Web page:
Plastic shads are soft-plastic fish-shaped lures, which get most of their wriggling action from their paddle tails. They're so-called after the fish of that name, which are members of the herring family, and are a popular baitfish for striped bass and other saltwater predators.
To add to the confusion, they're also known as Bunker, Pogy and Menhaden - the fish that is, not the lures.
They're relatively cheap to buy, which in view of their lack of long-term durability, is good news indeed.
They can be fished unweighted, or fitted with separate leadheads at which point, by my terminology anyway, they become swimbaits.
Otherwise, with no leadhead, they remain a plastic shad and must be rigged with a special cranked hooked designed for the purpose, like this one ...
If the lure is bunched or stretched along the hook shank, then you've no got it right and will have to do it again - as you would if the hook point didn't emerge on the centreline.
Rigged thus the lure can be used on a short snood where you may have otherwise used a muppet, or on a long flowing trace of a flying collar rig.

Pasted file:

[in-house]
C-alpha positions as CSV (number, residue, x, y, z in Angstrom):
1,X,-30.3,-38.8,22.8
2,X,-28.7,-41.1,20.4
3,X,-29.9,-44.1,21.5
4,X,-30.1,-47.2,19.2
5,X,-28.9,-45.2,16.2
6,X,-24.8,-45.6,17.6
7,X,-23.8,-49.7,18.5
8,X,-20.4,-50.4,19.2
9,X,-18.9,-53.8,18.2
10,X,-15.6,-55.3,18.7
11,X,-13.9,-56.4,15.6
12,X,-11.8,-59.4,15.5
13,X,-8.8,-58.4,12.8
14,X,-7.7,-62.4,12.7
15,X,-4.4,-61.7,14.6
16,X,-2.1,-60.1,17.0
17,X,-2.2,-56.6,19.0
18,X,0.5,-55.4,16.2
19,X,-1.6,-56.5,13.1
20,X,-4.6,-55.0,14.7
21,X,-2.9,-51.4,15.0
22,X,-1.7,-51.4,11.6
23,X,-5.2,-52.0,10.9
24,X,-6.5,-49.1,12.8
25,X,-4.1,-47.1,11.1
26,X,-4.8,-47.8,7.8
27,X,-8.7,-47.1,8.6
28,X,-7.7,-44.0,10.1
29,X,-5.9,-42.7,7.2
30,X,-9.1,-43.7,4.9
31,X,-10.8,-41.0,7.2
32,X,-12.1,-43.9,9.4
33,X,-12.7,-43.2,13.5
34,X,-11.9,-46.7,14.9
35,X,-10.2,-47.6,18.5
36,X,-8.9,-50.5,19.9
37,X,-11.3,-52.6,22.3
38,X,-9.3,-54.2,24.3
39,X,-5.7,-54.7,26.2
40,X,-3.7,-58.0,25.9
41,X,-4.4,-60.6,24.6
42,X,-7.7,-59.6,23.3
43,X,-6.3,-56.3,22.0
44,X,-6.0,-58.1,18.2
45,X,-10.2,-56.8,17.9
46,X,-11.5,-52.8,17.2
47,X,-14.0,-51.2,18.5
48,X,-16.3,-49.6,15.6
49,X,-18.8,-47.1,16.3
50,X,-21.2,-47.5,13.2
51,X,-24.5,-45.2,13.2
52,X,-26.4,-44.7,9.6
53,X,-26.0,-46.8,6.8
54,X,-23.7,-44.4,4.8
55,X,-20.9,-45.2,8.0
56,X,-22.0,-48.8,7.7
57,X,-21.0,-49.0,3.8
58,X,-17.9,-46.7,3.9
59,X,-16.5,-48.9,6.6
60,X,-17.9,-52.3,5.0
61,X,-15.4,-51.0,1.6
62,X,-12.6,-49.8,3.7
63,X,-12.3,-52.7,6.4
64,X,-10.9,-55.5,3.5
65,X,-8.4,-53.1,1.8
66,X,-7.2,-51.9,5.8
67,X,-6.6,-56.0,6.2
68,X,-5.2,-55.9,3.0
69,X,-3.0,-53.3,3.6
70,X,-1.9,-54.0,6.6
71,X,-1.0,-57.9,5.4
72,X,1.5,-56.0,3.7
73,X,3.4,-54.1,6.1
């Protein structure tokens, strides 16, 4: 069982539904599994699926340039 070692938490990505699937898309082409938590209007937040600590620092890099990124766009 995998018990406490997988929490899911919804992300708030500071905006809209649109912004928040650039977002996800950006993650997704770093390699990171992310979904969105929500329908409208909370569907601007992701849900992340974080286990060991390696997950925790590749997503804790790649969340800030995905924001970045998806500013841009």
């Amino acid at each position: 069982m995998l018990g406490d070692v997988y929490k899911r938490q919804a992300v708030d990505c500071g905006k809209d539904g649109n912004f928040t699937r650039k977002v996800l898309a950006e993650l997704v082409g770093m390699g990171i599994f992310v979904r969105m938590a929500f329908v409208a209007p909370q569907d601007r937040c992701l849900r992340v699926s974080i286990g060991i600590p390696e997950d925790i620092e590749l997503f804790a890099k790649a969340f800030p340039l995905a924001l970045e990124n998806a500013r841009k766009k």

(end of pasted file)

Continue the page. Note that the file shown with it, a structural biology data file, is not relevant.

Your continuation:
Unlike plastic shads, jellyworms sport a wriggle tail, not a paddle tail - it does the same thing though. Jellyworms need to be similarly impaled carefully on a specially cranked hook. But, as the jellyworm doesn't have sufficient body depth to conceal the hook shank, a jellyworm hook has an additional crank in it - the Z-bend hook - so the lure sits in the bend of the hook and lies along the shank of the hook.
There, job done. Just perfect for use with a flying collar rig.
Quick answer? No!
If you do, the odds are you'll just pull the lure from the fish's mouth before he's got hold of the bit with the hook in it.
Unlike with a hard lure, the fish will still believe he's got hold of the real thing and will continue to munch away merrily until he's got all of it in his mouth - providing you give him time.
So don't strike, just carry on winding steadily and let the fish hook himself.
OK, herself maybe - there's nothing politically incorrect about me!
Artwork by Andrew Simpson
In the USA
In the UK
Downrigger ~ The cranelike device incorporating a line-counter reel often seen on the sterns of sport-fishing boats, which lowers a trolling weight on a wire line to a pre-determined depth. The trolling line is attached just above the weight, which gets the lure down to depths that would otherwise be unachievable.